Wednesday, December 28, 2011

Ceremonial Landscape

Two aerial photographs [ top left and right] of the changing geographical context at Rancho Los Alamitos taken a half century apart, from expansive farm lands to suburban subdivision— is eminently clear. This dramatic change to the property’s context will have an effect on future planning and treatment recommendations. (Rancho Los Alamitos Foundation)

When archaeologists can’t quite understand something they (or somebody else) has found, it becomes “Ceremonial,” regardless of whether or not that “Ceremony” might be known. The only result I got looking for a definition of Ceremonial Landscape this morning is:

Ceremonial Stone Landscape from Wikipedia, the free encyclopedia:

"Ceremonial Stone Landscapes is the term used by USET, United Southern and Eastern Tribes, Inc.[1], a non-profit, inter-tribal organization of American Indians, for certain stone work sites in eastern North America. Elements often found at these sites include dry stone walls, rock piles (sometimes referred to as cairns), stone chambers, unusually-shaped boulders, split boulders with stones inserted in the split, and boulders propped up off the ground with smaller rocks. While neither the age of these sites nor the idea of their creation by indigenous peoples has been accepted generally, interest in the sites is increasing. This interest is generated in part by USET's Resolution #2007:037 [2], entitled Sacred Ceremonial Stone Landscapes Found in the Ancestral Territories of United Southern and Eastern Tribes, Inc. Member Tribes.”

Easier to find is the definition of Cultural Landscapes:

“Cultural Landscapes have been defined by the World Heritage Committee as distinct geographical areas or properties uniquely "..represent[ing] the combined work of nature and of man..".[2]

The World Heritage Committee has identified and adopted three categories of cultural landscape, ranging from (i) those landscapes most deliberately 'shaped' by people, through (ii) full range of 'combined' works, to (iii) those least evidently 'shaped' by people (yet highly valued). The three categories extracted from the Committee's Operational Guidelines, are as follows[3]:

(i) "a landscape designed and created intentionally by man"; (like Central Park in NYC or your local Walmart)

(ii) an "organically evolved landscape" which may be a "relict (or fossil) landscape" or a "continuing landscape";

(iii) an "associative cultural landscape" which may be valued because of the "religious, artistic or cultural associations of the natural element"

So I guess what I really spent a lot of time looking at and wondering about is an “associative cultural landscape” or at least the remains of one type of Associated Cultural Landscape called an Ethnographic Landscape (a landscape containing a variety of natural and cultural resources that associated people define as heritage resources. Examples are contemporary settlements, religious sacred sites and massive geological structures. Small plant communities, animals, subsistence and ceremonial grounds are often components.) sticking out of the layers of successive cultural landscapes that sort of surround it or have made use of it in some instances, as in the case of “stone walls.”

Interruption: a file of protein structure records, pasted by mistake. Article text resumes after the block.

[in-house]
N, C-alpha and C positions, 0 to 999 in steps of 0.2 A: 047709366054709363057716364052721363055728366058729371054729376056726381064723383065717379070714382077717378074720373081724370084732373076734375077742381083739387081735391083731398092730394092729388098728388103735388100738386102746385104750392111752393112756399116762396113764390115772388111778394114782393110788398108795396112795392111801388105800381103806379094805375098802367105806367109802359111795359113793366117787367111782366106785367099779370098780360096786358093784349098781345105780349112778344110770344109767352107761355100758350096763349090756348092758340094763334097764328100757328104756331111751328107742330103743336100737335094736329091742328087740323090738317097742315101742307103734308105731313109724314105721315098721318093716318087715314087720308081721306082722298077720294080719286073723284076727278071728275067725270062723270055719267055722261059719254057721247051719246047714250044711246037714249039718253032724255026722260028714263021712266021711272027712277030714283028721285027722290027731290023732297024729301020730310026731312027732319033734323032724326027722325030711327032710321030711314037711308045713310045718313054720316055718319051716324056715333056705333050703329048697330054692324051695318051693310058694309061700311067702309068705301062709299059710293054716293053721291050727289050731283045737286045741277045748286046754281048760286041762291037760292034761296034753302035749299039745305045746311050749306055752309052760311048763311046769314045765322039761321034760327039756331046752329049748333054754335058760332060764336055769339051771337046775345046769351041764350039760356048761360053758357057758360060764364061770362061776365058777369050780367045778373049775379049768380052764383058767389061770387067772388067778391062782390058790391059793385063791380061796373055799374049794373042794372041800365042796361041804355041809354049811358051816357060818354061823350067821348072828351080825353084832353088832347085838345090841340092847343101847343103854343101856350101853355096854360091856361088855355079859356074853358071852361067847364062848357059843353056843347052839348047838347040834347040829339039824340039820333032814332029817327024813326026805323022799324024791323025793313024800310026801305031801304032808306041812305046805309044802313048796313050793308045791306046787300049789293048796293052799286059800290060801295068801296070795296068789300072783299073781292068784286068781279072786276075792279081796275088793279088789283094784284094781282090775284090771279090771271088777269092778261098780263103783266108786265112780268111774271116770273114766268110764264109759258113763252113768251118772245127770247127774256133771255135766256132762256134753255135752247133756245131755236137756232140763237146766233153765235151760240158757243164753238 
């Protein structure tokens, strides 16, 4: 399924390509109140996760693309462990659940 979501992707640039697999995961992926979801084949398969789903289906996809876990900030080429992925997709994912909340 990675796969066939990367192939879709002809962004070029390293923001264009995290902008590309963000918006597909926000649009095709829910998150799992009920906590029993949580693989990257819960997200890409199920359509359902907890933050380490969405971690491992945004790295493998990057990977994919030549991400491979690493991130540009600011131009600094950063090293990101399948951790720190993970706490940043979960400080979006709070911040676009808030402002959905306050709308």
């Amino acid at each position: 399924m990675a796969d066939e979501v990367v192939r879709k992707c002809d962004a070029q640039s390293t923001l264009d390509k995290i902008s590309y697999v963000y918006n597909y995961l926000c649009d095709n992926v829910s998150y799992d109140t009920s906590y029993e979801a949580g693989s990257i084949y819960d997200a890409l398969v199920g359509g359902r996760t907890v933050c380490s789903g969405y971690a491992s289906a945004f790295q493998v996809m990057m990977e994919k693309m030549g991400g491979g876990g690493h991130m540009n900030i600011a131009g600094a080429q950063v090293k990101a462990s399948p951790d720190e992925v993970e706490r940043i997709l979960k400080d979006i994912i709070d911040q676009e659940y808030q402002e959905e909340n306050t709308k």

So here is what the World Heritage Committee has to say:

"The Associative Cultural Landscape is a type that is linked to cultural traditions. The inclusion of such landscapes on the World Heritage List is justifiable by virtue of the powerful religious, artistic or cultural associations of the natural element rather than material cultural evidence, which may be insignificant or even absent. The associative cultural landscape is the physical place where intangible aspects of cultural heritage are embodied.

Examples of each type of cultural landscape are inscribed on the World Heritage List. Since 1992, with the acceptance of these definitions and the ability to inscribe cultural landscapes, there have been 60 cultural landscapes of outstanding universal value to all of humanity inscribed as a shared global heritage. Cultural landscapes are places of heritage value. Geologically diverse cultural landscapes are a rich array of local, regional and global heritage resources. For example:

• Sacred groves in Ghana that foster traditional medicine and preserve biodiversity date to early peoples

• Seashore villages that express the interdependence of the sea and the community in ways of life, craft, work, settlement pattern, land uses and scale example—Norway? Nova Scotia

• Egyptian and Chinese tomb site planning, layout , earth forms and structures are ancient designed landscape

• Modern gardens of globally important landscape architect Roberto Burle Marx date to the twentieth century

• The sacred mountain of the New Zealand Maori peoples is associated with spiritual beliefs"

Detailed Documentation of a Cultural Landscape

A single landscape architect may begin with a specific historic landscape for a preservation project or in response to a threat. The completion of a detailed inventory form may follow the international form prepared by the ICOMOS IFLA International Scientific Committee on Cultural Landscapes (see right). There are also inventory forms from several countries that may be of use for inventory planning (see right). The location, name and history of the landscape are gathered along with details of the existing conditions, ownership, access and legal protection.

The historic character of the landscape, and the degree to which that character is evident today, guides the research and documentation of the inventory, and contributes to assessment and planning for the future. In developing an inventory we seek to perceive and document the full range of resources that comprise the landscape. A useful approach is to follow a comprehensive landscape character-defining features check list as a guide.

This list directs attention to each aspect of the physical landscape:

• Land Uses, Patterns, Clusters

• Natural Systems

• Spatial Organization

• Visual Relationships

• Topography, Surface Drainage

• Vegetation

• Circulation Systems

• Water Features, Natural and Constructed

• Non-Habitable Landscape Structures and Buildings

• Spatial Character of Habitable Structures

• Vocabulary of Site Furnishings and Objects

The tangible, character-defining features of the landscape, noted in this listing, should be explored in the archival research, historic period narratives, fieldwork addressing existing conditions, and exploration and selection of preservation interventions. Rediscovering, in detail, the historic character of the landscape guides the consideration of the future.